Elizabeth Eisenstein's magisterial treatment of Gutenberg's invention, The Printing Press as an Agent of Change, opens with a recounting of her research into the early history of the printing press. She was able to find many descriptions of life in the early 1400s, the era before movable type. Literacy was limited, the Catholic Church was the pan-European political force, Mass was in Latin, and the average book was the Bible. She was also able to find endless descriptions of life in the late 1500s, after Gutenberg's invention had started to spread. Literacy was on the rise, as were books written in contemporary languages, Copernicus had published his epochal work on astronomy, and Martin Luther's use of the press to reform the Church was upending both religious and political stability.
What Eisenstein focused on, though, was how many historians ignored the effects of the press circa 1500. To describe life before or after the spread of print was child's play; those dates were safely distanced from upheaval. The hard question Eisenstein's book asks is "How did we get from the world before the printing press to the world after it? What was the revolution itself like?"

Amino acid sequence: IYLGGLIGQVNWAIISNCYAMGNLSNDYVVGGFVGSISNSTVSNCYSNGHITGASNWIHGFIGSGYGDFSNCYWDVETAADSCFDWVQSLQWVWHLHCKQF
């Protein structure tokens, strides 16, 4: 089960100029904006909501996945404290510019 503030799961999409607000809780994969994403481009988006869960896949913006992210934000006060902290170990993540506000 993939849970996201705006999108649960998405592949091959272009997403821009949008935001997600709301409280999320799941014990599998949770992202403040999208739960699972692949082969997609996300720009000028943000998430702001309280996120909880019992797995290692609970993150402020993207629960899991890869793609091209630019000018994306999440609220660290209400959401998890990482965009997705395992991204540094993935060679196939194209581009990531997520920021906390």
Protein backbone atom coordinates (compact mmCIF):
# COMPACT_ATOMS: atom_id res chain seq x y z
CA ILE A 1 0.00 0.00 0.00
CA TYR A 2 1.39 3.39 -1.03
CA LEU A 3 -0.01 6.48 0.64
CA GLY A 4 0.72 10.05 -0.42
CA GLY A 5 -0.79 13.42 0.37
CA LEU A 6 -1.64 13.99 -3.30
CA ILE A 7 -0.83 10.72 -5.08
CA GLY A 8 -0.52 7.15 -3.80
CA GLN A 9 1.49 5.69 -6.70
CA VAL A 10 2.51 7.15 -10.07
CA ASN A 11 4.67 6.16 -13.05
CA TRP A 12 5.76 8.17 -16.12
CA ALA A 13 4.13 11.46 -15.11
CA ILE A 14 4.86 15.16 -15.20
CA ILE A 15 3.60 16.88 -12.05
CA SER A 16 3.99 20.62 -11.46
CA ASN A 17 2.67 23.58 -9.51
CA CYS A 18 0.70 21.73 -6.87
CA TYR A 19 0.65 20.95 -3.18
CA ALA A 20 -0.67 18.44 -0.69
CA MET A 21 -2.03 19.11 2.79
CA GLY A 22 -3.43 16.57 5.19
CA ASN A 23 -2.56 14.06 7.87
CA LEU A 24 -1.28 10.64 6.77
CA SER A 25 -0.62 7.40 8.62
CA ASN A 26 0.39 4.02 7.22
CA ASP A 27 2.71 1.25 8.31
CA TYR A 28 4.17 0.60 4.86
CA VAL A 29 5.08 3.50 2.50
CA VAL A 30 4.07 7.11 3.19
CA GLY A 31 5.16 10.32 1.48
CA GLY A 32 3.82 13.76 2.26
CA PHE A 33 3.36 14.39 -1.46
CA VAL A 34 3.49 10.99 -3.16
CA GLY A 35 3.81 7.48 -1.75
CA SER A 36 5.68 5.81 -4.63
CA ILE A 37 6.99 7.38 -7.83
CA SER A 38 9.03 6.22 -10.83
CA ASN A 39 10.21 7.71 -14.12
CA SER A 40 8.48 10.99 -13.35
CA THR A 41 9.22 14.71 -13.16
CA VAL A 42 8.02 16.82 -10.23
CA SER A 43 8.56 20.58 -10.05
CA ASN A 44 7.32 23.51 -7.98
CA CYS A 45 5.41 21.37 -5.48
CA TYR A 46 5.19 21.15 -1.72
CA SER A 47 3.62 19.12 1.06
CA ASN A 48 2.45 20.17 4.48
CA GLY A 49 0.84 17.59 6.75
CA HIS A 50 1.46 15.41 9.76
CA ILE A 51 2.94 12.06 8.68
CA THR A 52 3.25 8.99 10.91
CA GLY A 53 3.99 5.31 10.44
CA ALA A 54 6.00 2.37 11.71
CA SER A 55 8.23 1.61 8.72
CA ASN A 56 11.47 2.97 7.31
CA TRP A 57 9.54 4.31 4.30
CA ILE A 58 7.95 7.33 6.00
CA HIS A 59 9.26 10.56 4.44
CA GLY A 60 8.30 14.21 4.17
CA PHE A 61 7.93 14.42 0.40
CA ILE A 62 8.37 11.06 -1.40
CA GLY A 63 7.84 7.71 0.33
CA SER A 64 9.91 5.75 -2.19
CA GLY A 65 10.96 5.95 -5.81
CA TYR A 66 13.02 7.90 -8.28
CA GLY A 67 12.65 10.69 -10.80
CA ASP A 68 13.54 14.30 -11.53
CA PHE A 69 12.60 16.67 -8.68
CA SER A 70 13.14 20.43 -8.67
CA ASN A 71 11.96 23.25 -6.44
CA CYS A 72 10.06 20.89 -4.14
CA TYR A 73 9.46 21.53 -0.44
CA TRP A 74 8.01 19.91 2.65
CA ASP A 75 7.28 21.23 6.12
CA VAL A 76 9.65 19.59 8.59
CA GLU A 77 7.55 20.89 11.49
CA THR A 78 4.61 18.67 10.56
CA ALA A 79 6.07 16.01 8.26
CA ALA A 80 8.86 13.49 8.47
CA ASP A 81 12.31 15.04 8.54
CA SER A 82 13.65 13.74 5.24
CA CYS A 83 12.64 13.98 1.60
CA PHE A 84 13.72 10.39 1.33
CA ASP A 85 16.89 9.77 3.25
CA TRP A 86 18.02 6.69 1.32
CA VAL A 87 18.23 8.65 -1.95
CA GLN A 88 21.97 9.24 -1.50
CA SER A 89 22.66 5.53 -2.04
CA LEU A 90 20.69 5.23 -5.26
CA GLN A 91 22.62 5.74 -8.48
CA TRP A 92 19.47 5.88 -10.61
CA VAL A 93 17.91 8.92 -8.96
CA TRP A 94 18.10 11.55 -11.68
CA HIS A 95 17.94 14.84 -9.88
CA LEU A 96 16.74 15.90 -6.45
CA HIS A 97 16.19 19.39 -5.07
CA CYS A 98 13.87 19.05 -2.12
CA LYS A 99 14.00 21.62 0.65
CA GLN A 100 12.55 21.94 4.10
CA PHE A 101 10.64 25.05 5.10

Chaotic, as it turns out. The Bible was translated into local languages; was this an educational boon or the work of the devil? Erotic novels appeared, prompting the same set of questions. Copies of Aristotle and Galen circulated widely, but direct encounter with the relevant texts revealed that the two sources clashed, tarnishing faith in the Ancients. As novelty spread, old institutions seemed exhausted while new ones seemed untrustworthy; as a result, people almost literally didn't know what to think. If you can't trust Aristotle, who can you trust?
During the wrenching transition to print, experiments were only revealed in retrospect to be turning points. Aldus Manutius, the Venetian printer and publisher, invented the smaller octavo volume along with italic type. What seemed like a minor change - take a book and shrink it - was in retrospect a key innovation in the democratization of the printed word, as books became cheaper, more portable, and therefore more desirable, expanding the market for all publishers, which heightened the value of literacy still further.
That is what real revolutions are like. The old stuff gets broken faster than the new stuff is put in its place...